There was an error in this gadget

Thursday, March 14, 2013

Saint Patrick's Day: Let's Get This Céilidh Started!

March 17th is almost upon us. You know what that means...

A McDonald's Shamrock shake.
It's the shamrockiest!
Sniff my butt, I'm Irish.
...Oh... And it's Saint Patrick's Day season.

So get yourselves up and get to work aping Irish culture. You know, wearing green, wearing funny hats, talking in a funny accents, and... getting plastered on watery American beer?

And that's the feast day of St. Patrick!

Okay, okay. I know I have been one to point out that holidays grow and change, and break out of cultures or religions. And St. Patrick's has done that to an extent. But it is also odd to me that it's a national holiday as well. So people act out certain stereotypes  And I'm not fond of perpetuating stereotypes. Of course, it's also become a day that the Irish like to promote cultural awareness, if you keep an eye out for events. As well, like Mardi Gras and Christmas, this day is also just an excuse to have a party, do some dancing, and, maybe, wear some green. ...And I do love green.


So let's get back to it's origins. (Now YOU Must Learn. HAHAHAHAHA!)


March 17th is deemed to be the date of St. Patrick of Ireland's death. It's said he was then buried at Down Cathedral in Downpatrick, Down County. Common for the day, St. Patrick, patron saint of Ireland, was never officially canonized by a pope and church. It was more a regional decision. But from that start his sainthood has been embraced by the Catholic, Lutheran, Episcopal  and Orthodox churches. It took time for him to gain acceptance, but more and more he was acknowledged in the church. So, he got a feast day, and became a rallying point in Irish culture. But that's the end of the his tale.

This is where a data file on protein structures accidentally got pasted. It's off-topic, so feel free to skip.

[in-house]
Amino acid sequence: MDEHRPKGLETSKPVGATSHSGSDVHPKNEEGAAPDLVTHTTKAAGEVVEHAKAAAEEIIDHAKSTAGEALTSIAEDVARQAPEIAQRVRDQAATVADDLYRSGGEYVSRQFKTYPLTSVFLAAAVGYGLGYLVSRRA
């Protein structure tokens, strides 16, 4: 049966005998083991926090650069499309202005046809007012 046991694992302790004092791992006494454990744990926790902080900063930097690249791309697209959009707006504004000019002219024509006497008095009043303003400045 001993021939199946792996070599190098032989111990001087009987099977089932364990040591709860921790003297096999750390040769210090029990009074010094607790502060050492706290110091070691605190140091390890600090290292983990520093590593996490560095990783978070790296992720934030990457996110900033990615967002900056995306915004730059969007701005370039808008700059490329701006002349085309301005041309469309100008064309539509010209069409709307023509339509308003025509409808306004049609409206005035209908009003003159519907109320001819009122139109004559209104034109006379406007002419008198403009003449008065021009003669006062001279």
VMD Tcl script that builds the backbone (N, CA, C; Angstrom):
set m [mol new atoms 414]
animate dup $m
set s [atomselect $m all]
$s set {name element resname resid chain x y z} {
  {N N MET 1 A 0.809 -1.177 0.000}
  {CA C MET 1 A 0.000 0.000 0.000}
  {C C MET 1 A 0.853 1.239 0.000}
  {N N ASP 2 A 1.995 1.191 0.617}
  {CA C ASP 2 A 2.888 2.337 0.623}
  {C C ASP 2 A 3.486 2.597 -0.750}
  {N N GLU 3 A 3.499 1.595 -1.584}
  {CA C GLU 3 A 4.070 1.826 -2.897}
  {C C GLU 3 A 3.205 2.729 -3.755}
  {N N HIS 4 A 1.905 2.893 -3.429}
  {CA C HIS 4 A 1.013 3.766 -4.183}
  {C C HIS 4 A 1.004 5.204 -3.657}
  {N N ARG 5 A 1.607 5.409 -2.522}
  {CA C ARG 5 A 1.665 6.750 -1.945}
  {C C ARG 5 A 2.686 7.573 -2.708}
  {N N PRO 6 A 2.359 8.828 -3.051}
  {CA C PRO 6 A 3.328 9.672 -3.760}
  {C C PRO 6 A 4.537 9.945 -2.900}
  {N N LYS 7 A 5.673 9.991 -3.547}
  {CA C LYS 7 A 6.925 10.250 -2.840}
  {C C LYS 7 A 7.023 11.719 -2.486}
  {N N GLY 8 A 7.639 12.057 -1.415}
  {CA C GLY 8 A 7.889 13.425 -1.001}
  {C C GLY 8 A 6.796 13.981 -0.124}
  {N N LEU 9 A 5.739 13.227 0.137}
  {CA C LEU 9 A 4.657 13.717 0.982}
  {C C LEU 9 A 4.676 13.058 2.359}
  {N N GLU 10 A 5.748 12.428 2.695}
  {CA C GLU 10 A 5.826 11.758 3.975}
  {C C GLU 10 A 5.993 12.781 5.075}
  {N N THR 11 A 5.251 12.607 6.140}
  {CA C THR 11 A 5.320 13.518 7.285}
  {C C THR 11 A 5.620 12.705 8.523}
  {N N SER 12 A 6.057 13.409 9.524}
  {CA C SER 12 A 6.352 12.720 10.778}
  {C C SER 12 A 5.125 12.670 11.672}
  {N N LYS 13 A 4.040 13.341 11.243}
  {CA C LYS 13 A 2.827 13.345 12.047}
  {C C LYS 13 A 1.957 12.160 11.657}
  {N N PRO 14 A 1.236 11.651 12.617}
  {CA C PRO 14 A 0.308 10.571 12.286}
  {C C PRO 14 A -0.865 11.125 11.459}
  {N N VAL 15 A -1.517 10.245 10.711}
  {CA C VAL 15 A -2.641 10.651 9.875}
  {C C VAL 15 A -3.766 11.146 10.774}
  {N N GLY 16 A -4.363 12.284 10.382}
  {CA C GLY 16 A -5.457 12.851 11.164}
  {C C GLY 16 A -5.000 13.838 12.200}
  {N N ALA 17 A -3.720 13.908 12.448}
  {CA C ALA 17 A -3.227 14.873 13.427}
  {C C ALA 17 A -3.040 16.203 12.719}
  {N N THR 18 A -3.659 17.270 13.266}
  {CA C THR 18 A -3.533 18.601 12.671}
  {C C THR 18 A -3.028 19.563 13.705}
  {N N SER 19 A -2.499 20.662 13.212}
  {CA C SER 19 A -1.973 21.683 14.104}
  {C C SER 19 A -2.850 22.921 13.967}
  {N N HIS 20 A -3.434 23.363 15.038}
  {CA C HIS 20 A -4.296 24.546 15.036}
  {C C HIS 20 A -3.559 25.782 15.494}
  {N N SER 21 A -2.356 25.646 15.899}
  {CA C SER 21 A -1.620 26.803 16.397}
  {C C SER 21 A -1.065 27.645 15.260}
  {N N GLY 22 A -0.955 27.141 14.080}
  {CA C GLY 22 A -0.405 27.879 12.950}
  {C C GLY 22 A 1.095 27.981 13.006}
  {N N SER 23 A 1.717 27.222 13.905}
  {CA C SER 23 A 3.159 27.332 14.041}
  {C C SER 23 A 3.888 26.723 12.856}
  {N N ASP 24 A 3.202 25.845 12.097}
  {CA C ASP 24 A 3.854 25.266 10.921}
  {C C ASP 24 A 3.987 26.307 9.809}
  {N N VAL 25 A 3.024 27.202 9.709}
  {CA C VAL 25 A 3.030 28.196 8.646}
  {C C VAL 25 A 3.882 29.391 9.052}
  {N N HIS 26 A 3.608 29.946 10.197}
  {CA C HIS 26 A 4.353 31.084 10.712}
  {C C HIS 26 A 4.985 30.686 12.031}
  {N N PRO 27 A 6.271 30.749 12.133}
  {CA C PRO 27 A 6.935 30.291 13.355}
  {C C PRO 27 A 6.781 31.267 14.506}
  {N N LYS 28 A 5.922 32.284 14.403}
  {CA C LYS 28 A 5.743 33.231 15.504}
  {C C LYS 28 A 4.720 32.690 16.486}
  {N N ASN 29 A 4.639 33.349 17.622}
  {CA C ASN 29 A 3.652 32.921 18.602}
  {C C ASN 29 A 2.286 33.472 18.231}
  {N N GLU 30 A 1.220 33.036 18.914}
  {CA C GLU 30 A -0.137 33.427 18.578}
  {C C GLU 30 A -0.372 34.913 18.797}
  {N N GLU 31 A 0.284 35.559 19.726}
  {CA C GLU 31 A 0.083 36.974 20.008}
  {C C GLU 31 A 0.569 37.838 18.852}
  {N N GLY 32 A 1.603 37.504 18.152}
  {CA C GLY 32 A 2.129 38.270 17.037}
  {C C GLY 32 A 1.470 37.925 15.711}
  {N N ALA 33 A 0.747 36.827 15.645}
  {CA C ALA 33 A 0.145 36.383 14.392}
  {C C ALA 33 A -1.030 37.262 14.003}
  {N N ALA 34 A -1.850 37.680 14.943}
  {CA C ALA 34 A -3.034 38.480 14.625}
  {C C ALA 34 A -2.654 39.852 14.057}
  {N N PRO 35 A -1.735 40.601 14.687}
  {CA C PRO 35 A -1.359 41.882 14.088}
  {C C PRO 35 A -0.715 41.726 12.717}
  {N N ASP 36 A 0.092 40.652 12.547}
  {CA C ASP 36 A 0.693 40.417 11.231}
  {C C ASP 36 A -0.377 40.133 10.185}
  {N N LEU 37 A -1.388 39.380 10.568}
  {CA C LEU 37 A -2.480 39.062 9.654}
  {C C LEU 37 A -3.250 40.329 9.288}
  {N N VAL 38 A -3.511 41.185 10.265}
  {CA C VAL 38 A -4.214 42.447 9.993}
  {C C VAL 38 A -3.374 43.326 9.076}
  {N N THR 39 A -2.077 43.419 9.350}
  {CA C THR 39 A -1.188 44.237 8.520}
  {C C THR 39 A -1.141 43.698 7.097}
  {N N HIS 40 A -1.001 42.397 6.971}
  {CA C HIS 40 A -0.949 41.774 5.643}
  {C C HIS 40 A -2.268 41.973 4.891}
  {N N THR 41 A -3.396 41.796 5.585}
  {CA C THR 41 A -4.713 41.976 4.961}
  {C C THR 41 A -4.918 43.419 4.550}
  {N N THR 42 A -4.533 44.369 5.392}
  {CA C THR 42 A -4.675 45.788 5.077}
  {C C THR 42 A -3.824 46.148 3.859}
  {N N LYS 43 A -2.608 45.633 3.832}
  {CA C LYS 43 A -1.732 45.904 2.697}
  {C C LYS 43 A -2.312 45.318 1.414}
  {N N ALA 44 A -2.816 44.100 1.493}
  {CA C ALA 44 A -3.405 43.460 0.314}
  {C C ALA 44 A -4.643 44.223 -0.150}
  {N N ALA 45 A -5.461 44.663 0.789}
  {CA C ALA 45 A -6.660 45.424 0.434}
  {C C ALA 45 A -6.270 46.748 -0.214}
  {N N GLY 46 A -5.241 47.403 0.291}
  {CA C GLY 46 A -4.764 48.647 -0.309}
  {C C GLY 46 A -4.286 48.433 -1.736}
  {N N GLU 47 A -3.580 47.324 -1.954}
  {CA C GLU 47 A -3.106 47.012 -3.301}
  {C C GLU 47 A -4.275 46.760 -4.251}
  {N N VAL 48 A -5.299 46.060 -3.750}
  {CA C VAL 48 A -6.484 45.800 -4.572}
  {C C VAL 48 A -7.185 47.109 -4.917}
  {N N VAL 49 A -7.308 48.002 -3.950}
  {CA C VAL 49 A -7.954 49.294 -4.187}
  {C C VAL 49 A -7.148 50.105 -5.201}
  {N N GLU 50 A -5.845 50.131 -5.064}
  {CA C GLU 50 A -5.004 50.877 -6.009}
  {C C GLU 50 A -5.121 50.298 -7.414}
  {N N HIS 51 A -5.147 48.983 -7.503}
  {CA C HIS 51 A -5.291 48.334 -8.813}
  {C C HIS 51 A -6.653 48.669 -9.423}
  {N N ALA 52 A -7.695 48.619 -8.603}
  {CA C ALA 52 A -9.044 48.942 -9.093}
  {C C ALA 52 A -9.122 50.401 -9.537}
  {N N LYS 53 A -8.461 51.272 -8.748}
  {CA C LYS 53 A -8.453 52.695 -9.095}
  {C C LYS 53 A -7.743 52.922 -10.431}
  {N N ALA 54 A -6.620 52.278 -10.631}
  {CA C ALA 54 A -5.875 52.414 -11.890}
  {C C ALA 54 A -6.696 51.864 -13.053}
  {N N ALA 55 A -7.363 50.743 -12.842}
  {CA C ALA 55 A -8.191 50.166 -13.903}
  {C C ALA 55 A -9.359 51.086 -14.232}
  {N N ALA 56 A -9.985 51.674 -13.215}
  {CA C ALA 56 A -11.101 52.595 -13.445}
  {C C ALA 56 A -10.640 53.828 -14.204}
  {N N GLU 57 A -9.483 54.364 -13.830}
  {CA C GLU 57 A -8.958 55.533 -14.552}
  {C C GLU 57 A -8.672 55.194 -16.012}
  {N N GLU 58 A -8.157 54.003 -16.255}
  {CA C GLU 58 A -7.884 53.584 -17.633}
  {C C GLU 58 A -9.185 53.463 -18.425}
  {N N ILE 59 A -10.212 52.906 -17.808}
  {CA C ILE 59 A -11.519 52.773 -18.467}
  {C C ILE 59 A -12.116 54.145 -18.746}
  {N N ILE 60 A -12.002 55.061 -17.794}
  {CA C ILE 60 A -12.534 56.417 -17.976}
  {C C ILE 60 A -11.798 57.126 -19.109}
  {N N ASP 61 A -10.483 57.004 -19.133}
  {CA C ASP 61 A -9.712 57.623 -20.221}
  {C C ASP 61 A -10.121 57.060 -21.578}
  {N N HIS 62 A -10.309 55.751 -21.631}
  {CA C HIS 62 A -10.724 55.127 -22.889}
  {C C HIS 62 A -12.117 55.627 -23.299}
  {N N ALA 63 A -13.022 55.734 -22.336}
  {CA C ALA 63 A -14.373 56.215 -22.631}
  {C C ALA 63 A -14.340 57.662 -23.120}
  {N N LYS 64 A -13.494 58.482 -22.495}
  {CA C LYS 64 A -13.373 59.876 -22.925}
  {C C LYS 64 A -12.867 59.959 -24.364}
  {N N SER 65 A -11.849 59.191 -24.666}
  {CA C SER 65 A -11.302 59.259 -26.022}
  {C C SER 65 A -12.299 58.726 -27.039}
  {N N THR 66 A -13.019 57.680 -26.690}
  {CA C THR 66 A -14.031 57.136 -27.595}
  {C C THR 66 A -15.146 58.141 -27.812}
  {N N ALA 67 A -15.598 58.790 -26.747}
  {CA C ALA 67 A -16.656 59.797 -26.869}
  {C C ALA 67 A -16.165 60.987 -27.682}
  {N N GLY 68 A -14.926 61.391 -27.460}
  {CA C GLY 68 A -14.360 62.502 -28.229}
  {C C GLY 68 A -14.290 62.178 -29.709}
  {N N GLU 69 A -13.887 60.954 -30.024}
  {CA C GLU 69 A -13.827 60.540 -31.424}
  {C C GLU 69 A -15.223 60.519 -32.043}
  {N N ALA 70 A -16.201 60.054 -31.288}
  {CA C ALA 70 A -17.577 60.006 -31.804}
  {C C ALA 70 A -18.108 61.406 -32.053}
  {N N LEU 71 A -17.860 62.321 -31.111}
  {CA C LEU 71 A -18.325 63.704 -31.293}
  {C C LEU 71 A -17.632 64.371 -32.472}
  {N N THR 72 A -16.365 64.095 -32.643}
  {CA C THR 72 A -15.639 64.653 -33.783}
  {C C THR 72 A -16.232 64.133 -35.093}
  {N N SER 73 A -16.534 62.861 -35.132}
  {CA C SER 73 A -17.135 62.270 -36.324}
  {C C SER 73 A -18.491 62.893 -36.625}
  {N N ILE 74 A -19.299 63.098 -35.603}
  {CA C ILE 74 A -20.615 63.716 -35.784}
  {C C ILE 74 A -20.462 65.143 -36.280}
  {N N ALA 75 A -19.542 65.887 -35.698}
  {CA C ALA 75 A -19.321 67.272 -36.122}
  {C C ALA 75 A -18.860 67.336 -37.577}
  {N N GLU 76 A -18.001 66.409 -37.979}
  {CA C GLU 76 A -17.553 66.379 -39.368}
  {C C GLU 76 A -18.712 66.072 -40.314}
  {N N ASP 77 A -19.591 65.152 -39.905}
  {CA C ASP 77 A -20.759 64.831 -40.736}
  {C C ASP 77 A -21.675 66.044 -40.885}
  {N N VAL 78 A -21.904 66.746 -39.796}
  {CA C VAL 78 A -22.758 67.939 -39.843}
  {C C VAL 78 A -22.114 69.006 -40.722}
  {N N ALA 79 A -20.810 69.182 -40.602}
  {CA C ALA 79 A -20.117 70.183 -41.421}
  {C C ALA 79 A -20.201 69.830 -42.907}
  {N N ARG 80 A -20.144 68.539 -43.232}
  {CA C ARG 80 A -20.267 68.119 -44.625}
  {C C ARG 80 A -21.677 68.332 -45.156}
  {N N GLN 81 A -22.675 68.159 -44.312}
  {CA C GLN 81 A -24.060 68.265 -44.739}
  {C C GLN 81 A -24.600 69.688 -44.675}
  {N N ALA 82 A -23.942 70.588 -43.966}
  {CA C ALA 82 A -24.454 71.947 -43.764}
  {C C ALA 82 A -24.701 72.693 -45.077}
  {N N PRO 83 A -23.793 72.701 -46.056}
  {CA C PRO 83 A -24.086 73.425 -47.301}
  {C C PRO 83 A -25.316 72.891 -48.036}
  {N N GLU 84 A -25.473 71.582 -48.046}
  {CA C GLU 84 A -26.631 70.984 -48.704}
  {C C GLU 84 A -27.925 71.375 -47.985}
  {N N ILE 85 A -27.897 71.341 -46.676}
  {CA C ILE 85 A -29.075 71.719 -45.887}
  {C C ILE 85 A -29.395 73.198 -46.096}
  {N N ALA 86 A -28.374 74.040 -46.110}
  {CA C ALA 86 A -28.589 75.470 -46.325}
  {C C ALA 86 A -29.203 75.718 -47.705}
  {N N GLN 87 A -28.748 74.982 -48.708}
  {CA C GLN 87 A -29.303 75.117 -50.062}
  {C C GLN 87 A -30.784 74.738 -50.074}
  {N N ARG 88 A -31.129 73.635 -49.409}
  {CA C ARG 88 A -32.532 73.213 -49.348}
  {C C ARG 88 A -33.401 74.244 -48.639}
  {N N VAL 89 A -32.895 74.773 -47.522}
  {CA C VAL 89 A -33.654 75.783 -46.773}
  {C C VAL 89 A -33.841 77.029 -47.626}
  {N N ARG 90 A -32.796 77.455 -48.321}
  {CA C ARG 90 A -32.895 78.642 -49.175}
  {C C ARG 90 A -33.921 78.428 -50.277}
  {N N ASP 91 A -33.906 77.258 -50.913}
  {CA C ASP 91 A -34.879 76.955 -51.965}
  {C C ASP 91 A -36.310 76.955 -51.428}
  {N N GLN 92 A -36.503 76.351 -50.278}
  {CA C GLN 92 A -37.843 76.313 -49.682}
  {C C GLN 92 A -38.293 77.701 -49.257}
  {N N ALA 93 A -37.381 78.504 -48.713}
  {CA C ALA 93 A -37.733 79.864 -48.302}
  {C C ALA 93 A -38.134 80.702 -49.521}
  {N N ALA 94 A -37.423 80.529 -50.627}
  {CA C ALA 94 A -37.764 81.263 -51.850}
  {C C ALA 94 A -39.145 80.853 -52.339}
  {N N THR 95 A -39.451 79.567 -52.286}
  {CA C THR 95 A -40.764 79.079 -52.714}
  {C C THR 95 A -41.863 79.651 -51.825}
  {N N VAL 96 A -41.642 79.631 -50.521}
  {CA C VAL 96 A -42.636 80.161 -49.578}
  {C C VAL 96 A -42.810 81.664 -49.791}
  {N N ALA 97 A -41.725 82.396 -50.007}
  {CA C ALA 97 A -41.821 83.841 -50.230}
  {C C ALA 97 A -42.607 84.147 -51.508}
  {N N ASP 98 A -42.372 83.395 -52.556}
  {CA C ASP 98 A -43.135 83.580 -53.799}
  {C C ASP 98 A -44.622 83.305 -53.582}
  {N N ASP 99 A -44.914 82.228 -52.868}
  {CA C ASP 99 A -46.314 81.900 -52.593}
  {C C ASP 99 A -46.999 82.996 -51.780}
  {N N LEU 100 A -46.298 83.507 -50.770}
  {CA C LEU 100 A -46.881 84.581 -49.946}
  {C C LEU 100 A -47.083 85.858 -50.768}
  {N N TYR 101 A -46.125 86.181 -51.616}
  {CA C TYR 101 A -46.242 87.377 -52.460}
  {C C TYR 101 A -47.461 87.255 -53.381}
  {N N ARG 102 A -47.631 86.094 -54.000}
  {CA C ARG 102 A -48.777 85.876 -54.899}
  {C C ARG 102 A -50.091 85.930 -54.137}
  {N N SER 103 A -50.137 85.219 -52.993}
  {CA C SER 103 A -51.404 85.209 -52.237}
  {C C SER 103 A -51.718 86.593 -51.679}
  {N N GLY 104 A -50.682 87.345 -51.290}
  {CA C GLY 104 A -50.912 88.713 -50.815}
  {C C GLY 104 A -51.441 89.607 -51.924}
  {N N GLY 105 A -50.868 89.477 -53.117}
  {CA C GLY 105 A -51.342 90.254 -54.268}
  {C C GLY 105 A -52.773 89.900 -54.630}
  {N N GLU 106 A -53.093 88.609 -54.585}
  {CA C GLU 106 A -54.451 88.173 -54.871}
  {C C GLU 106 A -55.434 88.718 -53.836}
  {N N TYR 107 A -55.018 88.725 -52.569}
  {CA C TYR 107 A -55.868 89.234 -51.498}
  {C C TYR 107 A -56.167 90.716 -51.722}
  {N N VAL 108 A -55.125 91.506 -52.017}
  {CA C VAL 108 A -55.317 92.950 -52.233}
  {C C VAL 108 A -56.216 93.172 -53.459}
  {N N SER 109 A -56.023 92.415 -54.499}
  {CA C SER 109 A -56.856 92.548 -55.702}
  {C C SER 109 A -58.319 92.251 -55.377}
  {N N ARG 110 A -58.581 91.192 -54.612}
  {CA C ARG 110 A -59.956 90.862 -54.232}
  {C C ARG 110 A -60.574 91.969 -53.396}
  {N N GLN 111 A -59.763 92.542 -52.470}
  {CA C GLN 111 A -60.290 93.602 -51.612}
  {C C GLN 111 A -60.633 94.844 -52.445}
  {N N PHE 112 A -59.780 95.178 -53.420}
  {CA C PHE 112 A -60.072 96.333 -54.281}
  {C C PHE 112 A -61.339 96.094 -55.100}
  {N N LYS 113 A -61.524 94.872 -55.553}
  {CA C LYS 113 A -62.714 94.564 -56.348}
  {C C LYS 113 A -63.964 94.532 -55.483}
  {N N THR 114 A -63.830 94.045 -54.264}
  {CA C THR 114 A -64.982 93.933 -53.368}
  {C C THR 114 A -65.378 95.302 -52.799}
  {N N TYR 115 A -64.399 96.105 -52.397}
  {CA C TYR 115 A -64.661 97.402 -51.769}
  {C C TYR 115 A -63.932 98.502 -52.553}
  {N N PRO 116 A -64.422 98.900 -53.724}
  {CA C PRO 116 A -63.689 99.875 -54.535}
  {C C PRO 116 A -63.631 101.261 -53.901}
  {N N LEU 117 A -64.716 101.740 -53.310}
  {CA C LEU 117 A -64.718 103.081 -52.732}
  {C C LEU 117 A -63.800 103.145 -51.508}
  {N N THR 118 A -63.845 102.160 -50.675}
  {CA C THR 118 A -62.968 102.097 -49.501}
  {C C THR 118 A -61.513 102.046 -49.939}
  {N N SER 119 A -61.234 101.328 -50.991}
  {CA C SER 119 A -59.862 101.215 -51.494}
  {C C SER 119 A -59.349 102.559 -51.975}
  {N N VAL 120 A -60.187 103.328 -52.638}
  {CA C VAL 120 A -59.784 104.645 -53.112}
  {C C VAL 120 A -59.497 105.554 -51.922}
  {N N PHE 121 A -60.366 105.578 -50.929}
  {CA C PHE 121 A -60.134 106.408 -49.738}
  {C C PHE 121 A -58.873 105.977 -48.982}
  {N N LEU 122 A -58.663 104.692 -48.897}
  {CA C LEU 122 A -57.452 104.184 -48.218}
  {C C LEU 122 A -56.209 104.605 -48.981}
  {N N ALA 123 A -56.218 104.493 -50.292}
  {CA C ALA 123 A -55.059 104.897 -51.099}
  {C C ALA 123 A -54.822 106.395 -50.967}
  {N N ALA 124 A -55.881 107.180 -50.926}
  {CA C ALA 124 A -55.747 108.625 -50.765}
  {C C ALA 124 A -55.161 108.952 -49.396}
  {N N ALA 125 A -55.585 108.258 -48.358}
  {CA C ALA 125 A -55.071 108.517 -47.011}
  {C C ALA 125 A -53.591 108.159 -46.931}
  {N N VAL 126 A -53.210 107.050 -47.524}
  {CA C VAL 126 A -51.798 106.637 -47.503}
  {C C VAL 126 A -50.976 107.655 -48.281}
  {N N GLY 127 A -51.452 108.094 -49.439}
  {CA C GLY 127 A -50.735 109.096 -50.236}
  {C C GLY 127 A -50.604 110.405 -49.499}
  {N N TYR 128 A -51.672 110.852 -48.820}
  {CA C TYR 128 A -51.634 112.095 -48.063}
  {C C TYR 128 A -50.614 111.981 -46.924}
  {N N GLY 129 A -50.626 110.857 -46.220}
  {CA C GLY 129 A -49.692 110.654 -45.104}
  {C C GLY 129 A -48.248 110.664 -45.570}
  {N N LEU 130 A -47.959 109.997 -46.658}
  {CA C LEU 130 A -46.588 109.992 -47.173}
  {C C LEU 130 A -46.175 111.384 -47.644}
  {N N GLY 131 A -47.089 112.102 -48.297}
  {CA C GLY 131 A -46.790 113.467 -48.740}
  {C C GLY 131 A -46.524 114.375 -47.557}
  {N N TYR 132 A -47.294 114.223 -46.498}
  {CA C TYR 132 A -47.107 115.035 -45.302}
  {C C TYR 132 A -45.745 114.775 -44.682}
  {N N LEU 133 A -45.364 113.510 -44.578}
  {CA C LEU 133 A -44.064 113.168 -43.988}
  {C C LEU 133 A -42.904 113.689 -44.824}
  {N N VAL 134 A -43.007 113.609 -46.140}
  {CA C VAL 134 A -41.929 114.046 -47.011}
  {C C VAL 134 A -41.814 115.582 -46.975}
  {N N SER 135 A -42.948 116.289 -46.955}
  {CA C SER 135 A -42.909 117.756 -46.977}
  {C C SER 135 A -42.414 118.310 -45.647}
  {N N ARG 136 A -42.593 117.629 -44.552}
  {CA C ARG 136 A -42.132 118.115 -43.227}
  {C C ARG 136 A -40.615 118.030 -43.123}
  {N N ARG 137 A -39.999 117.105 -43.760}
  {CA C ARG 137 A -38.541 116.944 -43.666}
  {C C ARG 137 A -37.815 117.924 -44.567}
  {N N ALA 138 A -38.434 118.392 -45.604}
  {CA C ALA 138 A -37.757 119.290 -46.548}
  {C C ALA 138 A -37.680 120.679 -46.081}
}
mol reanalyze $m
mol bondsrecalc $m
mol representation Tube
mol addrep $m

Looking at the start is a little trickier. He is considered to be a Romano-Brit, of noble birth. His family had been in the religion business at that point for generations. Early in his life he was captured by Irish raiders and taken to Ireland as a slave. He later was able to return to Britain. He entered the Church then, and after rising to bishop was sent back to Ireland to convert the island to Catholicism (and fight crime as a proto-Zorro -- But that may just be my own head canon. Or I may be confusing the Green Bishop with the Green Hornet.). And with that he descends into legend.

The trouble with stories and writing of Patrick's time in Ireland is that it is not necessarily clear what is him and what is others that were evangelizing before and after him in Ireland. As often happens when cobbling together history, legends, or parables, the names may be changed and events altered to protect the innocent...or just make a better/easier to understand story.

Before Patrick was sent to Ireland, Palladius was sent to Ireland on the same mission, becoming the first bishop in Ireland. So some of his writings, words, and actions likely were blended in to the activities of Patrick.

But Patrick is remember for the overall effort to bring Christianity to dominance in Ireland. Which did occur. (And once the Magdalene Asylums were set up, it was smooth sailing for Ireland. We will be taking no questions.) That is where the imagery of St. Patrick driving the snakes out comes from, the conversion of people from Druidic faith to his own (We'll hope it was just converting.). It may be similar to the story of St. George and his "dragon".